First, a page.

Published: 25 November, 2010
by DAN CARRIER
Directed by Tony Scott
DENZEL Washington stars alongside Chris Pine in this disaster movie that develops along classic lines – think the Poseidon Adventure, Towering Inferno et al. And, as so often is the case in this genre, it’s a big fat muck up involving a public transport system.
The story is simple: a newly recruited railyard worker fails to do his job properly and the result is a very large and fast train careering down the tracks, with such innocent victims as a school trip waiting to be squashed unless our hero can do something about it.
The choices are: derail it in the middle of nowhere and cost the train company a few squillion dollars, or go for plan B, which will put squillions of innocents at risk.
But wait! Before disaster strikes, an ageing salt-of-the-earth railwayman is on hand (Washington) and giving chase in an engine of his very own.
While it is more predictable than Tube delays, it’s all good fun. The trains offer a cranking, huffing and wheezing vehicle for the hero to leap around on, and this has clearly cost a pretty little fortune to make. High production values abound, and Washington is a great lead.
Directed by William Monahan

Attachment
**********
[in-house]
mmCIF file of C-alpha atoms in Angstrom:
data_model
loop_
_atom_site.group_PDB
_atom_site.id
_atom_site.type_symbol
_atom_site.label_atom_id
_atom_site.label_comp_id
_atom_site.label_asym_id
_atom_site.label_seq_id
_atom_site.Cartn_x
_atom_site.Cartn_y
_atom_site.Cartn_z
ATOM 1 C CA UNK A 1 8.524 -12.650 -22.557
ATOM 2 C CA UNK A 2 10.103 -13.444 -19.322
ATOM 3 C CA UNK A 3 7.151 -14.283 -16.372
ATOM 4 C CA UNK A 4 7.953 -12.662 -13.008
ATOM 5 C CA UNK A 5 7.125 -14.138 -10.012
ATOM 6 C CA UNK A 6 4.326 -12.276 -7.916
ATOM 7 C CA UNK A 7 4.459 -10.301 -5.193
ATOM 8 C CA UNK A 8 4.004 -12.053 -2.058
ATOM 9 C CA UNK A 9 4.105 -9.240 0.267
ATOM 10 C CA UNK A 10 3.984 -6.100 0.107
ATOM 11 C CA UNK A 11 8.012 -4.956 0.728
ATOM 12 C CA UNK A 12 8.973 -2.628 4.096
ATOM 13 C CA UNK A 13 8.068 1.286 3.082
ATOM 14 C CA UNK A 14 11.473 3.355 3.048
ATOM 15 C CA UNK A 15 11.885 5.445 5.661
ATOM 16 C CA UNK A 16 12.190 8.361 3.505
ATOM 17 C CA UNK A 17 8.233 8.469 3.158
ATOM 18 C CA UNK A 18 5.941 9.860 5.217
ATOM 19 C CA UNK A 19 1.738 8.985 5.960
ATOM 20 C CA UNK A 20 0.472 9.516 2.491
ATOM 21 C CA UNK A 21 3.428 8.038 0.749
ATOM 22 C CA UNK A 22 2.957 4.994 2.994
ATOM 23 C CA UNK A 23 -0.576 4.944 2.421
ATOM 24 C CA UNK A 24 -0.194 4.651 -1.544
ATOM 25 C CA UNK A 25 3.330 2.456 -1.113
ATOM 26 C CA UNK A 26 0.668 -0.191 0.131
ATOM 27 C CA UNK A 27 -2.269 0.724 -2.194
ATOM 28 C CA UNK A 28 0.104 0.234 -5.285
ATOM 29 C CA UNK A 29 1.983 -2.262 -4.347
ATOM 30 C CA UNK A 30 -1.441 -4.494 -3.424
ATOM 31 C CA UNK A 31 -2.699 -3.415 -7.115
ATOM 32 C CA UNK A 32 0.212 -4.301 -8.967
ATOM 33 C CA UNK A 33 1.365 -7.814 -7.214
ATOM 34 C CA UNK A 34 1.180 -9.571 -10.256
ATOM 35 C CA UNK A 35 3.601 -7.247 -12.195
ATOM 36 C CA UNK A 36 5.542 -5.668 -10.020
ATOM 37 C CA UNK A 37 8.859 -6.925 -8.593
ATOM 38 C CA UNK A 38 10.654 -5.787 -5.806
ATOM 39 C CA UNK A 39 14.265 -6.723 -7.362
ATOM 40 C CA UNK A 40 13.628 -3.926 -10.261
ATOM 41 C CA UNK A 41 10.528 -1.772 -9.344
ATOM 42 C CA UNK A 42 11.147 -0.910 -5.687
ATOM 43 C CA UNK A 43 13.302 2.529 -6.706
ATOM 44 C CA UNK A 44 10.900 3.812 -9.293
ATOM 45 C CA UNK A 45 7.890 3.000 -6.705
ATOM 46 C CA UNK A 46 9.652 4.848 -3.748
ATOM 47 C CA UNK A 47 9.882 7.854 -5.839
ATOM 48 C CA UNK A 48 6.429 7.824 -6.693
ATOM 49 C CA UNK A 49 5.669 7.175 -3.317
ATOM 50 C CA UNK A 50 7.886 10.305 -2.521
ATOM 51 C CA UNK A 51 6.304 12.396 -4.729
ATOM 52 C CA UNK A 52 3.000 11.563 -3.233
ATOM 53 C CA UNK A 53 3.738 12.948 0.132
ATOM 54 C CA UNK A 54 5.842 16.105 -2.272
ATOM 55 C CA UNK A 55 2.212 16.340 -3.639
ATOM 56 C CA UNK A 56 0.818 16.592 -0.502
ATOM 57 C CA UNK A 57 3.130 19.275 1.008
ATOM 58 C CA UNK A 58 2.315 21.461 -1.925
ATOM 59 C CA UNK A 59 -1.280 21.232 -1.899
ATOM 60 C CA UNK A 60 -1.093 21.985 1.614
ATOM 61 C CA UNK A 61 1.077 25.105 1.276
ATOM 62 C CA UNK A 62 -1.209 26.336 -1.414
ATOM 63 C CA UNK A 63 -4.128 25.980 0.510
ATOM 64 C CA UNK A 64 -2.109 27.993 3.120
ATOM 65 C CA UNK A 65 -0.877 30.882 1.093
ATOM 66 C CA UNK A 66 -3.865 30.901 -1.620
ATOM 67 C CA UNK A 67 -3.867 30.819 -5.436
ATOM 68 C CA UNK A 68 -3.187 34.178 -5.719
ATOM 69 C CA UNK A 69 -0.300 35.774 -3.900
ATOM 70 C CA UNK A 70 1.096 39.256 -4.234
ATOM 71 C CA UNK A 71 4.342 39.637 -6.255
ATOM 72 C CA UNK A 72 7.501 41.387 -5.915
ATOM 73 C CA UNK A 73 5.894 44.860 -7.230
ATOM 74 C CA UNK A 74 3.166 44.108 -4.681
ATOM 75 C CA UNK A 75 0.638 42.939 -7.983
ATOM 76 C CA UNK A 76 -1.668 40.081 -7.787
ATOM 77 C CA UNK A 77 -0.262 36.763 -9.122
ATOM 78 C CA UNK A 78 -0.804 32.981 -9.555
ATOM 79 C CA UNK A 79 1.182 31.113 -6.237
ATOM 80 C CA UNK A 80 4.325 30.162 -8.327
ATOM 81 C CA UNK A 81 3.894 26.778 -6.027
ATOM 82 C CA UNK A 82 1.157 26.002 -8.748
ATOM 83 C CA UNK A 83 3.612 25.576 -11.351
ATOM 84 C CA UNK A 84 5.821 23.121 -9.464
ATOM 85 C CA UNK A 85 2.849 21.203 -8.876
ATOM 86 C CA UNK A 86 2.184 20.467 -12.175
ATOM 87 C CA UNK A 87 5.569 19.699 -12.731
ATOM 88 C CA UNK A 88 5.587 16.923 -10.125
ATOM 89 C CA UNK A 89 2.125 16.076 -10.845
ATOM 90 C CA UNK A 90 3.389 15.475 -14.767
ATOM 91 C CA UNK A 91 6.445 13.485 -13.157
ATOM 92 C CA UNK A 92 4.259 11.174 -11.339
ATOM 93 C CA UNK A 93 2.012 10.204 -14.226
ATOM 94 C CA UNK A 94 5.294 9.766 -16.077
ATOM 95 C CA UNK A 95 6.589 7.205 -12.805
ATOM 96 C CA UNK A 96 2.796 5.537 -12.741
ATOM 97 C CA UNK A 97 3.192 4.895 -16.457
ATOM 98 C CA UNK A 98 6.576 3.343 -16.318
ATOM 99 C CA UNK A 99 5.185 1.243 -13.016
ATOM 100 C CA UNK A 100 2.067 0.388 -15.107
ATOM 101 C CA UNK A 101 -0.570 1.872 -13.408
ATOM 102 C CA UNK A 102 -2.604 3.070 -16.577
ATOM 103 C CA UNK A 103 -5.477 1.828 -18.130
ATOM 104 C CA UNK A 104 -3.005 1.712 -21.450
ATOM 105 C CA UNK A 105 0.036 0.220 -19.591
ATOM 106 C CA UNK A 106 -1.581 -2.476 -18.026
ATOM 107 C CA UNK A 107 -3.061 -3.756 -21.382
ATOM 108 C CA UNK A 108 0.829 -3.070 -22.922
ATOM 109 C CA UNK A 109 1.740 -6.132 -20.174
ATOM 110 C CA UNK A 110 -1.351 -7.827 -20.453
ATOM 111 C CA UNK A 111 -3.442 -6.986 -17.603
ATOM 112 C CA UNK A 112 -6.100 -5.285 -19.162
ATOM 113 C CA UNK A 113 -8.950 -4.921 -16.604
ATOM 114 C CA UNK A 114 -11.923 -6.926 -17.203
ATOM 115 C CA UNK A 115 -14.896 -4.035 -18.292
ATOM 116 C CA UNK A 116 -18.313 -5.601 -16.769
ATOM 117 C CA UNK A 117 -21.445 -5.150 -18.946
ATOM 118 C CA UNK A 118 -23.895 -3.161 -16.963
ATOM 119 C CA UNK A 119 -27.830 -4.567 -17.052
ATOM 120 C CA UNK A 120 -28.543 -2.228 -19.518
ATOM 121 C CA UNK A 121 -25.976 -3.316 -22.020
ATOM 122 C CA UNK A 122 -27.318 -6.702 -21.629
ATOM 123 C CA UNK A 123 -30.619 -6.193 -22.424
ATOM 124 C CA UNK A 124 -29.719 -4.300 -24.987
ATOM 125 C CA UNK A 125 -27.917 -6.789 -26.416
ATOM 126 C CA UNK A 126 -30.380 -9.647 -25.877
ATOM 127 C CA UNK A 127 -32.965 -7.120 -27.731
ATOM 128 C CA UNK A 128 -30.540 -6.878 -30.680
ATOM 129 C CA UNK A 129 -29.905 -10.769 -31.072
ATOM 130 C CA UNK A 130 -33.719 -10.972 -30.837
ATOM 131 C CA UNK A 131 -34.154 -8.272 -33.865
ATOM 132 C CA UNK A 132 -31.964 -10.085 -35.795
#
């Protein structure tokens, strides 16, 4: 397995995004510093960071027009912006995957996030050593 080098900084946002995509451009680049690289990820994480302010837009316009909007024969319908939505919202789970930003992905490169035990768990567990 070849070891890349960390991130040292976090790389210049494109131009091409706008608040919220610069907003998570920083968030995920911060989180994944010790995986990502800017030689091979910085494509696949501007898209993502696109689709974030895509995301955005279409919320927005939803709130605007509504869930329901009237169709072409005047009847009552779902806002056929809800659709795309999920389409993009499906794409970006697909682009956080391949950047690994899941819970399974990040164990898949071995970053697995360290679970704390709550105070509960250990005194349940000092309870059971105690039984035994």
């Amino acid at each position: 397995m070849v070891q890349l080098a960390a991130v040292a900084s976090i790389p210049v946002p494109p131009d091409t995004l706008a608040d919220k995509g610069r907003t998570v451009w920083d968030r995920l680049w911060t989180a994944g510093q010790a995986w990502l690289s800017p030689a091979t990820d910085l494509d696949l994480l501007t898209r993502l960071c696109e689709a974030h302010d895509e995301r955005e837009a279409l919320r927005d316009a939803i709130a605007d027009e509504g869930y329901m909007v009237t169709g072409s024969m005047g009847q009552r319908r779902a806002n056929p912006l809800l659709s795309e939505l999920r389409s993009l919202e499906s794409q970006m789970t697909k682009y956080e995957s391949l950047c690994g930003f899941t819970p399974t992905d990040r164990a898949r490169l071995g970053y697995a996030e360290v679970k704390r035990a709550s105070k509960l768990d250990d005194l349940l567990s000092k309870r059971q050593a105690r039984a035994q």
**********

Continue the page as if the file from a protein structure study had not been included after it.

SET in London, this film tells the story of a reclusive movie star holed up in a Holland Park mansion, hiding from life, and taking on a good looking bodyguard to keep the world at bay. Our heroine hires this ex-con to do the job, but finds herself becoming more and more attracted to the tough guy.
However, the course of true love fails to run smoothly as this handyman has nasty characters in his past who still have some knee-capping issues to deal with.
Based on the novel by Ken Bruen, London Boulevard stars Colin Farrell, Ray Winstone and Keira Knightley, and shows a rather Richard Curtis-style city that you may not instantly recognise.
Now for some harsh words: Keira Knightley appears time and again in big budget films, yet I always wonder how her scenes do not end up on the cutting room floor.
Her bankability is guaranteed so it seems her career is unstoppable, no matter how poor she is.
She trades on her fame and cheekbones. This film does nothing to undo my prejudice.